Canadians are going to be able to watch a lot more hockey games on their mobile and connected devices this season. But it isn’t going to be cheap.
Rogers, which paid $5.2-billion last November to secure the majority of NHL broadcasting rights in Canada for 12 years, unveiled its expanded NHL streaming offerings on Wednesday.
The company says its streaming service, GameCentre Live, will have over 1,000 regular season games plus the playoffs and other special events like the All Star Game.
“We’re bringing fans national games and lifting more local blackouts so they can watch the teams and players they love,” Keith Pelley, president of Rogers Media said in a press release.
But those blackouts won’t be lifted for everyone. In order to watch regional games customers will have to have a traditional, cable or satellite, TV provider and subscribe to Sportsnet, a specialty TV channel owned by Rogers.
Customers without the traditional TV subscription will be limited to games that are broadcast nationally.
Rogers decision to require the traditional TV subscription was motivated to “protect its relationship with the TV distributors it sells its Sportsnet channel to,” according to an articlein The Globe and Mail.
“There are also a number of games that Rogers doesn’t have the rights to – some local broadcasts of regional Toronto Maple Leafs games as well as those of the Ottawa Senators and Winnipeg Jets.
That means a Maple Leafs fan in Vancouver will be able to stream 48 Leafs games while one in Toronto will only get 16.
All told, a year’s worth of streaming hockey will cost $199.99. Rogers customers with high speed internet or wireless data plans will be able to stream hockey for free until the end of December. They’ll then be able to subscribe to the rest of the season for $129.99.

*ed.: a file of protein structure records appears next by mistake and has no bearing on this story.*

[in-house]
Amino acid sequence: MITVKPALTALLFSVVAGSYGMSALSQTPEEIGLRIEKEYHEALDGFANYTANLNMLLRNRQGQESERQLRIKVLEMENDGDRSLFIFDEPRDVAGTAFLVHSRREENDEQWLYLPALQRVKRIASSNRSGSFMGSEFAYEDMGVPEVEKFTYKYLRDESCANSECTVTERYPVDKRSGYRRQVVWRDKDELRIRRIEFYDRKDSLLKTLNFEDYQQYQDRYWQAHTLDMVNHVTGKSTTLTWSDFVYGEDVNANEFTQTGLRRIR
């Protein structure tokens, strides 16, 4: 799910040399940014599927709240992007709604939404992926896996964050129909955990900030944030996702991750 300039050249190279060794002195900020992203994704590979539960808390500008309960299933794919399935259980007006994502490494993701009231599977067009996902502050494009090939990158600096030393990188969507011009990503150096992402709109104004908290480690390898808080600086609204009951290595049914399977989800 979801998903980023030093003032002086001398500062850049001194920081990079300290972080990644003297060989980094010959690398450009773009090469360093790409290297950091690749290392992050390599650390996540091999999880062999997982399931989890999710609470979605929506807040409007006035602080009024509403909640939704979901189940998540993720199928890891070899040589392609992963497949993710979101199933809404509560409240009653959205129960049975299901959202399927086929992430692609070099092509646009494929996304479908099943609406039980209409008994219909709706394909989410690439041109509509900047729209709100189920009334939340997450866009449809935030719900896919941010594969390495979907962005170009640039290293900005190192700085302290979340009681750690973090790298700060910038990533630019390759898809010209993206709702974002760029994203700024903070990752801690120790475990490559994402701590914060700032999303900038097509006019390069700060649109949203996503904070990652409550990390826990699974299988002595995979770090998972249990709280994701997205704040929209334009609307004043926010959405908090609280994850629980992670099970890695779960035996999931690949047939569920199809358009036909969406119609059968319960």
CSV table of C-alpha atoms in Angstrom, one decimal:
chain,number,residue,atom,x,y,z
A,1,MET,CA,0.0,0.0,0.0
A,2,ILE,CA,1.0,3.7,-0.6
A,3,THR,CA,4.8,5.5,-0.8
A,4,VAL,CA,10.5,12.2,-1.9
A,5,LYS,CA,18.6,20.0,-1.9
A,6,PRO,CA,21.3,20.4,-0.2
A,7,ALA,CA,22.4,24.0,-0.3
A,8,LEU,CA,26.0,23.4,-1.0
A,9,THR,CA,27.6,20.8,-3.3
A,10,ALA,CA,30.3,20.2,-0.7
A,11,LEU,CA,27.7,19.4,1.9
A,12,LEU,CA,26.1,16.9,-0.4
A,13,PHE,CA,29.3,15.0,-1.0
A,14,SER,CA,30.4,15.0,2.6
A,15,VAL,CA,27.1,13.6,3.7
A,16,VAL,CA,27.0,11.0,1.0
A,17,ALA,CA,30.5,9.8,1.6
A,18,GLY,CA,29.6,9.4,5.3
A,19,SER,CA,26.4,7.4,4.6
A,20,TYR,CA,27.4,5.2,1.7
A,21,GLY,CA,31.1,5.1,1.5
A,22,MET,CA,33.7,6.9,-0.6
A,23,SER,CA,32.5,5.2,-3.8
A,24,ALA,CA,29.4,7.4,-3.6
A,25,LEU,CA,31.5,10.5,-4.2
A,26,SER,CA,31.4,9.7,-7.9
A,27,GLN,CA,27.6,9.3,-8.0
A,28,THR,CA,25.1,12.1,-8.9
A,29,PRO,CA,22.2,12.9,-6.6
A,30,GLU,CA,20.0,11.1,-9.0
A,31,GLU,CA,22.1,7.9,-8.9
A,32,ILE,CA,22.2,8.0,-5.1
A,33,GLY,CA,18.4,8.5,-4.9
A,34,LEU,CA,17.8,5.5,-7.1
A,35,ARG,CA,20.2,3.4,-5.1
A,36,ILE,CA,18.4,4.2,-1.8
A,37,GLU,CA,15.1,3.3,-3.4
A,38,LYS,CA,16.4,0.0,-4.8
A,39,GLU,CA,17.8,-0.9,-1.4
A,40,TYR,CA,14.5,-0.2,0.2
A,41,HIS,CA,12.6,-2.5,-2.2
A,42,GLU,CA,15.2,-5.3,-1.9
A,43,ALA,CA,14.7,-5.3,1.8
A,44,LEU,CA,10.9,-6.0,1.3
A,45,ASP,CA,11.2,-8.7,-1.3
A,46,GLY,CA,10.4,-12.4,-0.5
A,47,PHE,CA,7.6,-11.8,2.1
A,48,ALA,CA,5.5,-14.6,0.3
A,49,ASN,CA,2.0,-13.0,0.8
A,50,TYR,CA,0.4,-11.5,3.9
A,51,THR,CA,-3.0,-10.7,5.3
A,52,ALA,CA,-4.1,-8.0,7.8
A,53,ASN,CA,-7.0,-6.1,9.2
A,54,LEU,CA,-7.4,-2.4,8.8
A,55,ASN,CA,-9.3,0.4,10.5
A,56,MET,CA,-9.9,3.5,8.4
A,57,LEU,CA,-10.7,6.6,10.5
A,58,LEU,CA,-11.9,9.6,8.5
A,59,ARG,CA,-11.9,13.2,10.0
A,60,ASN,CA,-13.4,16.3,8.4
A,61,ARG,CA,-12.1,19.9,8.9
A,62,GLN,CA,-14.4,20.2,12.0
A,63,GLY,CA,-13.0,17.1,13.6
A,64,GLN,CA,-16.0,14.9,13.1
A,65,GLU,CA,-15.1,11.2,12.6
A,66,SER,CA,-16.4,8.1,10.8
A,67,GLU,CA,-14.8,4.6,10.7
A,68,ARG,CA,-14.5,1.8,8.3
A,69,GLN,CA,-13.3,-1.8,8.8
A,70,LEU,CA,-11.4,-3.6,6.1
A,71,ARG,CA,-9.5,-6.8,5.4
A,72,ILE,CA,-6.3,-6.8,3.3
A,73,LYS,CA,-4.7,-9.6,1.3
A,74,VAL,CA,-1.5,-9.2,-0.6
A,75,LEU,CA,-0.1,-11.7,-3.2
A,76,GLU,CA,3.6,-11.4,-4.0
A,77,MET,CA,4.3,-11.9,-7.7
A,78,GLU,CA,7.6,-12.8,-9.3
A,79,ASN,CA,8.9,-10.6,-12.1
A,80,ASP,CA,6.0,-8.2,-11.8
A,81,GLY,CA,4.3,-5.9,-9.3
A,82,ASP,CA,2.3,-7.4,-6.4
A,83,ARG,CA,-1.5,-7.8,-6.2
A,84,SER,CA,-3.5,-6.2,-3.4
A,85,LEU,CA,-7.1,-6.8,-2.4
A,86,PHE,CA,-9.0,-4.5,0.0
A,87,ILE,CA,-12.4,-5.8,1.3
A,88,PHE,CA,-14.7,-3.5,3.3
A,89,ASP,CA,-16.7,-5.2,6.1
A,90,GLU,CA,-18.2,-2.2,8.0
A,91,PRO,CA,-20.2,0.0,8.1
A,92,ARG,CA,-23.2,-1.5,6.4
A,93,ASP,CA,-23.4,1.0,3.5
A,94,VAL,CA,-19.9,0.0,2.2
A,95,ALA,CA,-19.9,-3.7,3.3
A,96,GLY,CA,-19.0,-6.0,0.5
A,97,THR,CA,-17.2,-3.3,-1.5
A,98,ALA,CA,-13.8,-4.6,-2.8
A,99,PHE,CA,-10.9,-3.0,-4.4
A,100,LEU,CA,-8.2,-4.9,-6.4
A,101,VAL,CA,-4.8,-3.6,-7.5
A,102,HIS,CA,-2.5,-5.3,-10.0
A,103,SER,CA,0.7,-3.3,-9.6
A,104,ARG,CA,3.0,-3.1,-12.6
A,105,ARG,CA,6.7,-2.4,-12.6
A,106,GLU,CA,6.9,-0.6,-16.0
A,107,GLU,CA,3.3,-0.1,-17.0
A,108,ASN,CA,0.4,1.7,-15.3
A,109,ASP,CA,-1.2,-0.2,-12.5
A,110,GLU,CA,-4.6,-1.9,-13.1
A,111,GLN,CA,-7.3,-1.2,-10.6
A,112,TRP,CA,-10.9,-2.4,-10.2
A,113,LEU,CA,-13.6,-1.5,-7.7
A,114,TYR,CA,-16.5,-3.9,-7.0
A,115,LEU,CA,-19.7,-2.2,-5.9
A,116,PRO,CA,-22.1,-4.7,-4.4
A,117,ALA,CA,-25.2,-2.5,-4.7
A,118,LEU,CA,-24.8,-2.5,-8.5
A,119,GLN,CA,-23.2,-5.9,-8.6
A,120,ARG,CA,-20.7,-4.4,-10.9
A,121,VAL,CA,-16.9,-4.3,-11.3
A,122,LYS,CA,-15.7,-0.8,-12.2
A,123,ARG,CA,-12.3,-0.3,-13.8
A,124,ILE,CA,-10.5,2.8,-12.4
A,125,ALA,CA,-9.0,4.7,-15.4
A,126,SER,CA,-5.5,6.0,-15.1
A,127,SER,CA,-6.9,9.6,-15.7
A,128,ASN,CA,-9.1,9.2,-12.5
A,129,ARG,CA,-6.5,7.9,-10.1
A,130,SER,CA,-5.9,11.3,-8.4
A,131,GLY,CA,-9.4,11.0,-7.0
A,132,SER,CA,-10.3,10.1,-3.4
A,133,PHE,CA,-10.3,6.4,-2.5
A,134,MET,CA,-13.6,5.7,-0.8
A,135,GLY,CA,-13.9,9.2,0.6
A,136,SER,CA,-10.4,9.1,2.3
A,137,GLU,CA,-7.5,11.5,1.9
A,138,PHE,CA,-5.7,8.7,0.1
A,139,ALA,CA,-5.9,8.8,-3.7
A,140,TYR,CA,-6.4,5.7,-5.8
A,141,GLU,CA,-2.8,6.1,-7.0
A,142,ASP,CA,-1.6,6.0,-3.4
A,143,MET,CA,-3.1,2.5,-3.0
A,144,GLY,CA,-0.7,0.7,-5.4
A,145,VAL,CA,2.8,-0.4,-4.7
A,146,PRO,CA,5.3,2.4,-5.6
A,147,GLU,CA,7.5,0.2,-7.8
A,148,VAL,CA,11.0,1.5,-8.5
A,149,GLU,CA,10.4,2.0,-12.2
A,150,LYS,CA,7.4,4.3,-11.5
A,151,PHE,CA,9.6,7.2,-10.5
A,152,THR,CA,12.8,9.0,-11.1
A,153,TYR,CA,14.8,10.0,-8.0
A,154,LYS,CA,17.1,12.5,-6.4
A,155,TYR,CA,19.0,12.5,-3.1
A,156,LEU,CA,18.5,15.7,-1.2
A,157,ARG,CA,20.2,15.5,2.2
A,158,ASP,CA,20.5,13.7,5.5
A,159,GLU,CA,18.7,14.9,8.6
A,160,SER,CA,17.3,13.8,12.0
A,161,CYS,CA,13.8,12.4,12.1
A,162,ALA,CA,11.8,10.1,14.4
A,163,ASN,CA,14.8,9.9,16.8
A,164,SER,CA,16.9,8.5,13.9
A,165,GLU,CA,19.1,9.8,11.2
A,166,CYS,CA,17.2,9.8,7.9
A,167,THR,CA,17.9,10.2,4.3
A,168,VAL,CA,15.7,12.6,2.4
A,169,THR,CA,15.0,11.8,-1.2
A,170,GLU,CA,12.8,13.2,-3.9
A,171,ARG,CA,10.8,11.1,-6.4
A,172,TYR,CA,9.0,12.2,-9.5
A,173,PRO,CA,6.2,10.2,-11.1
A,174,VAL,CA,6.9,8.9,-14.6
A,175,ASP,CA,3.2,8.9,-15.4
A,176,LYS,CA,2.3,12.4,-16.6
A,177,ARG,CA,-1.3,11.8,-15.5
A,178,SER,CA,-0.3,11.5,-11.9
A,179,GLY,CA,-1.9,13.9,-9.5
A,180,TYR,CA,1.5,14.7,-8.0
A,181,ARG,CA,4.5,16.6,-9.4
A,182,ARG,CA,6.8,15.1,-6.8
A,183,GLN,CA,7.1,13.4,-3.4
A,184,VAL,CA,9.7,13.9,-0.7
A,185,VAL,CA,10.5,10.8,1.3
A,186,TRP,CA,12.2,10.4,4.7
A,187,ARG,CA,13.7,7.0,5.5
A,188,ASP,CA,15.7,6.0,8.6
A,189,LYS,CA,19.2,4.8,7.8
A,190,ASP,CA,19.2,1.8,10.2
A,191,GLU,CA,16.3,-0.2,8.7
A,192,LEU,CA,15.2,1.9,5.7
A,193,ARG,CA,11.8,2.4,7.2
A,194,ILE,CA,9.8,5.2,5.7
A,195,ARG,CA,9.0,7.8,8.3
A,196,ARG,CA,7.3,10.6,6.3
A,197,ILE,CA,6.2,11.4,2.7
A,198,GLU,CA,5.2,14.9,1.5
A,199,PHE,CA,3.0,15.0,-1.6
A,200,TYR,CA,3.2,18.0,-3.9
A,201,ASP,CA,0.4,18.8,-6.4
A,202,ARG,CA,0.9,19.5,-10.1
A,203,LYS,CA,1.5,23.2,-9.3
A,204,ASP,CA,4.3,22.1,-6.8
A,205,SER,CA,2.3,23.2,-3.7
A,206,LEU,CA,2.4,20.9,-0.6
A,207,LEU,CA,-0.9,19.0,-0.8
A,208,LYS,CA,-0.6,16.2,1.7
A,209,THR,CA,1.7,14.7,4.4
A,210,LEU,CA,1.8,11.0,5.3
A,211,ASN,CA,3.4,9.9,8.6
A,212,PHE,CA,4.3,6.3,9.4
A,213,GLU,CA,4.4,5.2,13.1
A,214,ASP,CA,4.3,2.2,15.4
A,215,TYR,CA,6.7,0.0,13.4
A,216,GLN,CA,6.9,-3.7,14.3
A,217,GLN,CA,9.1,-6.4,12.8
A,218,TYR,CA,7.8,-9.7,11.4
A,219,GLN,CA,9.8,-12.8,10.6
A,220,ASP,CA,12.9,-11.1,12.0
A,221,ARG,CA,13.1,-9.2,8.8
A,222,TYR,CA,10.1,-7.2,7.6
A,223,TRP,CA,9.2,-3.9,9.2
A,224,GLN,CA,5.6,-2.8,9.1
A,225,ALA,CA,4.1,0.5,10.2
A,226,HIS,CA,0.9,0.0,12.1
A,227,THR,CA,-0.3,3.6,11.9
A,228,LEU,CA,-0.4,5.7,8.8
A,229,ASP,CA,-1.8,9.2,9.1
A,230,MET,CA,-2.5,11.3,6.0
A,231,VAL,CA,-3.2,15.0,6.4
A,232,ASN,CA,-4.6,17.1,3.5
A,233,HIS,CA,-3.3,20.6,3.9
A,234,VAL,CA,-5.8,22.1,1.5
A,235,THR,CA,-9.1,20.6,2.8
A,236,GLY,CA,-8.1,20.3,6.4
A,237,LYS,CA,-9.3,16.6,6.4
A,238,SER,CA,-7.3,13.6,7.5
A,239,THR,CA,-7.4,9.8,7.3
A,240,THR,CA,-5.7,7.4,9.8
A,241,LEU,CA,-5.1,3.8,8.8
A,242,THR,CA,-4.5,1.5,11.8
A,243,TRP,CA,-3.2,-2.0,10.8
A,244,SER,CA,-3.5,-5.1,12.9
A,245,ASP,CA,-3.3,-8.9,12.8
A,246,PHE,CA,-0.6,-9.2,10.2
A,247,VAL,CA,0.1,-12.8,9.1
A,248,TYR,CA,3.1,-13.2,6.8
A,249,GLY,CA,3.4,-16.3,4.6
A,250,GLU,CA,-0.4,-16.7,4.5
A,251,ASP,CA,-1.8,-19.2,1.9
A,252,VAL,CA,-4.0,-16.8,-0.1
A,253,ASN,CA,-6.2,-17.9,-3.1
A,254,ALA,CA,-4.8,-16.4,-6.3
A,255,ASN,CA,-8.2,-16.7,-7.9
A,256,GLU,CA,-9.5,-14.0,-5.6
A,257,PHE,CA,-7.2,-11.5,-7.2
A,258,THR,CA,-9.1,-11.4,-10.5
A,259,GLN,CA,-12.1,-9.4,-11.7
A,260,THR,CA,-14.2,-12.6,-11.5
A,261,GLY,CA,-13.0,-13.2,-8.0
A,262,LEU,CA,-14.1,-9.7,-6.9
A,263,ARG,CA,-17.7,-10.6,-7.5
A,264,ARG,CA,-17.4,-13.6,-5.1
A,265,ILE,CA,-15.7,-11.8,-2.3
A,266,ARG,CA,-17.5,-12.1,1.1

The company is also offering a slimmed-down french-language version – with only Senators and Canadiens games – for $59.99. That package is only available west of Kingston, Ontario.
The packages appears solidly aimed at the growing number of Canadians who are watching live sports and other TV on their mobile devices. Rogers says that “there was a 50 per cent spike in traffic during the final men’s Olympic hockey games as Rogers customers tuned in to catch all the action live on their phones and tablets.
At the moment, it doesn’t appear as though Rogers has any plans to combine streaming hockey with its other recently announced streaming video service, Shomi, which it will run in partnership with Shaw.
There’s also some good news for fan who have gotten used to streaming Hockey Night in Canada for free on the CBC’s website. Games shown on the public broadcaster will still be amiable on CBC.ca. While Rogers out-bid CBC for the broadcast rights – and will now produce the iconic program – it has committed to letting the CBC broadcast the program for the next four years.